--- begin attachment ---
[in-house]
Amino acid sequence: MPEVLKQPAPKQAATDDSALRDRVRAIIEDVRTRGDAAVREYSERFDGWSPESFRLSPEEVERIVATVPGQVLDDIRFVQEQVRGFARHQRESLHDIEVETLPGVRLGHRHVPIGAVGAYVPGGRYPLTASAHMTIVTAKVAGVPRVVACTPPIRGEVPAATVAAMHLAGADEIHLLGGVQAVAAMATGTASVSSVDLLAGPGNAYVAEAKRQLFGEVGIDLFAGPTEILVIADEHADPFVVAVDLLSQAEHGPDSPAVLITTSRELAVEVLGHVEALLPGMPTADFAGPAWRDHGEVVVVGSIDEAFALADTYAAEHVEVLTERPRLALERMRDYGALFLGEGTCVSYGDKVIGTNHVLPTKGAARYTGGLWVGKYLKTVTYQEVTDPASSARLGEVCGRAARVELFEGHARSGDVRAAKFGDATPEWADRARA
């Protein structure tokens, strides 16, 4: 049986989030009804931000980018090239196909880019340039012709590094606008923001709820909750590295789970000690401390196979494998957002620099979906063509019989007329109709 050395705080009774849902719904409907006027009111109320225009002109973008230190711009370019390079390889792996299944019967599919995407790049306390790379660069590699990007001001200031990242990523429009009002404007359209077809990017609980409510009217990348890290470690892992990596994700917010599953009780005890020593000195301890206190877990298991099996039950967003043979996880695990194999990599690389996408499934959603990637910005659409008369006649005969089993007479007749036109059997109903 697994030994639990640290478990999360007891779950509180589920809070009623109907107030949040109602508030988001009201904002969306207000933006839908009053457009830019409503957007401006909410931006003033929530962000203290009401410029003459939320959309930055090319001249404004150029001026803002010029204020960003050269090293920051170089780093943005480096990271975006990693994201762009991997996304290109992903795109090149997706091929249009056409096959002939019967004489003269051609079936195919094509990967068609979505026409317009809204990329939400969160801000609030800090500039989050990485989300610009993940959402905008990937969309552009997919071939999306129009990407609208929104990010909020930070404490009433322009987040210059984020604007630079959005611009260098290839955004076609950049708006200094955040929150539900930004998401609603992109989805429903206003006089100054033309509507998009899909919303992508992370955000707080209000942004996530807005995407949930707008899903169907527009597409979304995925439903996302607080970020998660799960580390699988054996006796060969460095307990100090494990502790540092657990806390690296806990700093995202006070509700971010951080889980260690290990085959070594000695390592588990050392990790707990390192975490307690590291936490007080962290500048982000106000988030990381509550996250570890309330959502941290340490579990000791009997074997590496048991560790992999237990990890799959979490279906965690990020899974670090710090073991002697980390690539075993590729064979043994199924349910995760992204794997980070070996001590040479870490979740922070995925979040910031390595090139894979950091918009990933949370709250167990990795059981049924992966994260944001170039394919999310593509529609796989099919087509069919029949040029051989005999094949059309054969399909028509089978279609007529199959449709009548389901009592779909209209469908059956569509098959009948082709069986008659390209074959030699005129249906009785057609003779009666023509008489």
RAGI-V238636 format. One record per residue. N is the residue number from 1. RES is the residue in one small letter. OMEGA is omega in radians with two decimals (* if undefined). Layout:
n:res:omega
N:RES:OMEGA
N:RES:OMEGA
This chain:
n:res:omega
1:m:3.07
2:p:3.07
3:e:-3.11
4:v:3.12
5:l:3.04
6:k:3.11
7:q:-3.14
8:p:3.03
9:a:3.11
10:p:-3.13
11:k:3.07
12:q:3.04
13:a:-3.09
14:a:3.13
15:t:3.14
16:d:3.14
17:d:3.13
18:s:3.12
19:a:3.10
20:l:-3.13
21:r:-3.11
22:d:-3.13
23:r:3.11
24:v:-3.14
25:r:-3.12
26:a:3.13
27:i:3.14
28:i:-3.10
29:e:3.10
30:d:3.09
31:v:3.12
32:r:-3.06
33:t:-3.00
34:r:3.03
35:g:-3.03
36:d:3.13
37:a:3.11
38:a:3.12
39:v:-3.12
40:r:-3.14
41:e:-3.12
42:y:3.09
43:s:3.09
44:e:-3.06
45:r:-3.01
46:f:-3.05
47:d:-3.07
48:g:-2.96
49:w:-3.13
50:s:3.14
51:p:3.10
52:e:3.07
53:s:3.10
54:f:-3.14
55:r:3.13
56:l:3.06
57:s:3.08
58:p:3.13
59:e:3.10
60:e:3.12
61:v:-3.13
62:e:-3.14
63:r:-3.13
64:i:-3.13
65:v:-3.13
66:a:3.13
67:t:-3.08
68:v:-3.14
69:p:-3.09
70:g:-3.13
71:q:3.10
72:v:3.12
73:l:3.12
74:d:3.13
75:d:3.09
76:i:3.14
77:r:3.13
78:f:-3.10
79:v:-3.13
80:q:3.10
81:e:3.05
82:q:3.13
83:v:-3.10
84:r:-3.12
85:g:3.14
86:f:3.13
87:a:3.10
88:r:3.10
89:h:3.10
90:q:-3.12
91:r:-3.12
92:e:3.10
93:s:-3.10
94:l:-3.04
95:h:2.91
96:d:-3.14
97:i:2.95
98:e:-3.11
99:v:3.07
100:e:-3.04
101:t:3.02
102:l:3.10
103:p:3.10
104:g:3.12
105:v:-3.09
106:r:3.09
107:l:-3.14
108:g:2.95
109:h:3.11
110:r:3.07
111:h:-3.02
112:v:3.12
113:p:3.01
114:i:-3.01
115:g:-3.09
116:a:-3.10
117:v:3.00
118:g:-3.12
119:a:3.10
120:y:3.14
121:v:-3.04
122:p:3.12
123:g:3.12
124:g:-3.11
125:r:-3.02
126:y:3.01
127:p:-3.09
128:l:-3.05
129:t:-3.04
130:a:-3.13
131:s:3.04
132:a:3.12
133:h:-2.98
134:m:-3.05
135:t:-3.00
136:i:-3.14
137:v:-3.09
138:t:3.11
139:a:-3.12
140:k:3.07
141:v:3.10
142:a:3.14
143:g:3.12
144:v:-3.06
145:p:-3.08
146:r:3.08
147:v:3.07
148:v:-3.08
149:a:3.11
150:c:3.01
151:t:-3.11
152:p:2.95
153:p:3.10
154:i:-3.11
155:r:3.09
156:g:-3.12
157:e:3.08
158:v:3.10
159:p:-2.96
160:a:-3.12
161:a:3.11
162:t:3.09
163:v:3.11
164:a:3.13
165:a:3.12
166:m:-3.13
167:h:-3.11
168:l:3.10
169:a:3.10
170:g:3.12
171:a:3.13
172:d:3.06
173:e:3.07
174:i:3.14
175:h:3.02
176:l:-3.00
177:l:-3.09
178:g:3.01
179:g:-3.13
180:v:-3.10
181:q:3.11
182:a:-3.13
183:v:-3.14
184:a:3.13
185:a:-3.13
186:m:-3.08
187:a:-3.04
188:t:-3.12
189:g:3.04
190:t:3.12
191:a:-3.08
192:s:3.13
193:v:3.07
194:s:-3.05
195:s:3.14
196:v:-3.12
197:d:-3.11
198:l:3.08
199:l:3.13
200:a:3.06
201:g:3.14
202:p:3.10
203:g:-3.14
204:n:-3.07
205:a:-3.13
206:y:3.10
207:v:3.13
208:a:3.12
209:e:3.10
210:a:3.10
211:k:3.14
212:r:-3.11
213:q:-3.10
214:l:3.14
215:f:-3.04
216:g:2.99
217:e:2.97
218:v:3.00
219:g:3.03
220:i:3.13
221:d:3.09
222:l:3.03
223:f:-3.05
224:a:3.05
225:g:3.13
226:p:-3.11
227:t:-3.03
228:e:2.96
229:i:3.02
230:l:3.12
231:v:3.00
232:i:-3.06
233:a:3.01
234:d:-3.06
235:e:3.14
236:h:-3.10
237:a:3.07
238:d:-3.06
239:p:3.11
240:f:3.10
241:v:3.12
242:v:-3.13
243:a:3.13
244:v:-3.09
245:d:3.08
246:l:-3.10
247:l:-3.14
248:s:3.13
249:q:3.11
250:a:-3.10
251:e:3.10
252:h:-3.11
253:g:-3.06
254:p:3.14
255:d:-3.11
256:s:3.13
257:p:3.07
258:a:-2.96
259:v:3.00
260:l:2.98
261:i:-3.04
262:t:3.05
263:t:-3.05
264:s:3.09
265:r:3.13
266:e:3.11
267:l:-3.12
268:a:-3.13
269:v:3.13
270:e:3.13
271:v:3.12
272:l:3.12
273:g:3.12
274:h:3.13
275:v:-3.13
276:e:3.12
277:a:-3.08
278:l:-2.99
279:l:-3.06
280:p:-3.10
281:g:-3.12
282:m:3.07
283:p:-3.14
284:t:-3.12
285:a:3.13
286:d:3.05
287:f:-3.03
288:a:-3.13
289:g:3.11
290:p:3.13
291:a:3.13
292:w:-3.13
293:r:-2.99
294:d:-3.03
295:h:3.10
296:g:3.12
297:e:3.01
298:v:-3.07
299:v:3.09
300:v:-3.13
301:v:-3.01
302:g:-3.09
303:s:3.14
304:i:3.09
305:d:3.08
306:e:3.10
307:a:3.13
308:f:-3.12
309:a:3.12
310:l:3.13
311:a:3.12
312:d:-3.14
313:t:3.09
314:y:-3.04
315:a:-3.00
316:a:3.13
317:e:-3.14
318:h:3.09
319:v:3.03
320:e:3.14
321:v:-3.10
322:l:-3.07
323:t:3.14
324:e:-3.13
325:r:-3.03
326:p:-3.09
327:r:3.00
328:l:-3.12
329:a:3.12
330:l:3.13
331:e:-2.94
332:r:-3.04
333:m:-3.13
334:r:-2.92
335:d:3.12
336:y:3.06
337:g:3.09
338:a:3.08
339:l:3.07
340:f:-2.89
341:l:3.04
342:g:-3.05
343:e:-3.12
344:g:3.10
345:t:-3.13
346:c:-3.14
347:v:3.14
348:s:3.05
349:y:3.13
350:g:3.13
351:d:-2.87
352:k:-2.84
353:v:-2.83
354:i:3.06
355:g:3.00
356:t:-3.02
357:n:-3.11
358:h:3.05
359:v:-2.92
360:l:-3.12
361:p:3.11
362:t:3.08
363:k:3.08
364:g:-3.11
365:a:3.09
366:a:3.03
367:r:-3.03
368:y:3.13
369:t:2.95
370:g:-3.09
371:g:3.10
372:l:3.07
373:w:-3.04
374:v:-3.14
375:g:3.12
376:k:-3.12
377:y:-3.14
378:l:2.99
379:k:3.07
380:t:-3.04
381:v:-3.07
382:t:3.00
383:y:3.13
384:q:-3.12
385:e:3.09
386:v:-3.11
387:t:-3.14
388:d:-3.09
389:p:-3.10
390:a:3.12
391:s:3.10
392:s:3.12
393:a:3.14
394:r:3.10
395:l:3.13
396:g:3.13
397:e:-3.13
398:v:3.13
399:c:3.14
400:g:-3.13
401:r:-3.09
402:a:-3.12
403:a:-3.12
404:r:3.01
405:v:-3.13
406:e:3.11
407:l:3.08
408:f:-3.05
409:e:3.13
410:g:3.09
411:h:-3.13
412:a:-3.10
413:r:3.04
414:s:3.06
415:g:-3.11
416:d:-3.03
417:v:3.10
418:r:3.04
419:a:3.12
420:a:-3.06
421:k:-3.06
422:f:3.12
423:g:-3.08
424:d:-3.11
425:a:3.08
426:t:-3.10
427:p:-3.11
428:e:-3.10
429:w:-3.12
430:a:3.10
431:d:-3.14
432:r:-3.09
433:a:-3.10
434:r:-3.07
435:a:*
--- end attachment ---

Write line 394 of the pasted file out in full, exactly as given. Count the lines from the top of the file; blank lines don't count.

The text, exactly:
385:e:3.09